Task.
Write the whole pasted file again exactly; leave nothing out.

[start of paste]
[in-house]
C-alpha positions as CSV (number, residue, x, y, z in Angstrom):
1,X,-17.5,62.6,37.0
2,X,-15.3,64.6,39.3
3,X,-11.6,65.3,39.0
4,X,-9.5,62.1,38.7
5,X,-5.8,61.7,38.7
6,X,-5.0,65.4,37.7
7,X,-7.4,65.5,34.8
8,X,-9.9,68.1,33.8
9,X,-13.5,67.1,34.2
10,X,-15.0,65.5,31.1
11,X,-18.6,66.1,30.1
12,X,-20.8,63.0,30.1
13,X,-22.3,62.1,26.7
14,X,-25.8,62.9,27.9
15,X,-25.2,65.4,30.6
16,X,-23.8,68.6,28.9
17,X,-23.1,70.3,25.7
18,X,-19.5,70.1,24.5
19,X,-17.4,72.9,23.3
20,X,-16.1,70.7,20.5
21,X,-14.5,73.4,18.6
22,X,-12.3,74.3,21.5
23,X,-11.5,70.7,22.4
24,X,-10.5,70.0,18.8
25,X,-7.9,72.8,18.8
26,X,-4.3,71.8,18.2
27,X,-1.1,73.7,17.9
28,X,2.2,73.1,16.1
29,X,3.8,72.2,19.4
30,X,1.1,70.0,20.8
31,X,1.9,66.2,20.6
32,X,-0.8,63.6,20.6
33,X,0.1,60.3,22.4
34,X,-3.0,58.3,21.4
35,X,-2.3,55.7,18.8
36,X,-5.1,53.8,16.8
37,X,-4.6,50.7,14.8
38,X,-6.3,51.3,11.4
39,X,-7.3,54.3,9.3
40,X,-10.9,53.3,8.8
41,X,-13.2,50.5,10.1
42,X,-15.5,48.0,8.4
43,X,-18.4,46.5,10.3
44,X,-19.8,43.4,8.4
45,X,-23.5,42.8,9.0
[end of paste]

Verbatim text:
[in-house]
C-alpha positions as CSV (number, residue, x, y, z in Angstrom):
1,X,-17.5,62.6,37.0
2,X,-15.3,64.6,39.3
3,X,-11.6,65.3,39.0
4,X,-9.5,62.1,38.7
5,X,-5.8,61.7,38.7
6,X,-5.0,65.4,37.7
7,X,-7.4,65.5,34.8
8,X,-9.9,68.1,33.8
9,X,-13.5,67.1,34.2
10,X,-15.0,65.5,31.1
11,X,-18.6,66.1,30.1
12,X,-20.8,63.0,30.1
13,X,-22.3,62.1,26.7
14,X,-25.8,62.9,27.9
15,X,-25.2,65.4,30.6
16,X,-23.8,68.6,28.9
17,X,-23.1,70.3,25.7
18,X,-19.5,70.1,24.5
19,X,-17.4,72.9,23.3
20,X,-16.1,70.7,20.5
21,X,-14.5,73.4,18.6
22,X,-12.3,74.3,21.5
23,X,-11.5,70.7,22.4
24,X,-10.5,70.0,18.8
25,X,-7.9,72.8,18.8
26,X,-4.3,71.8,18.2
27,X,-1.1,73.7,17.9
28,X,2.2,73.1,16.1
29,X,3.8,72.2,19.4
30,X,1.1,70.0,20.8
31,X,1.9,66.2,20.6
32,X,-0.8,63.6,20.6
33,X,0.1,60.3,22.4
34,X,-3.0,58.3,21.4
35,X,-2.3,55.7,18.8
36,X,-5.1,53.8,16.8
37,X,-4.6,50.7,14.8
38,X,-6.3,51.3,11.4
39,X,-7.3,54.3,9.3
40,X,-10.9,53.3,8.8
41,X,-13.2,50.5,10.1
42,X,-15.5,48.0,8.4
43,X,-18.4,46.5,10.3
44,X,-19.8,43.4,8.4
45,X,-23.5,42.8,9.0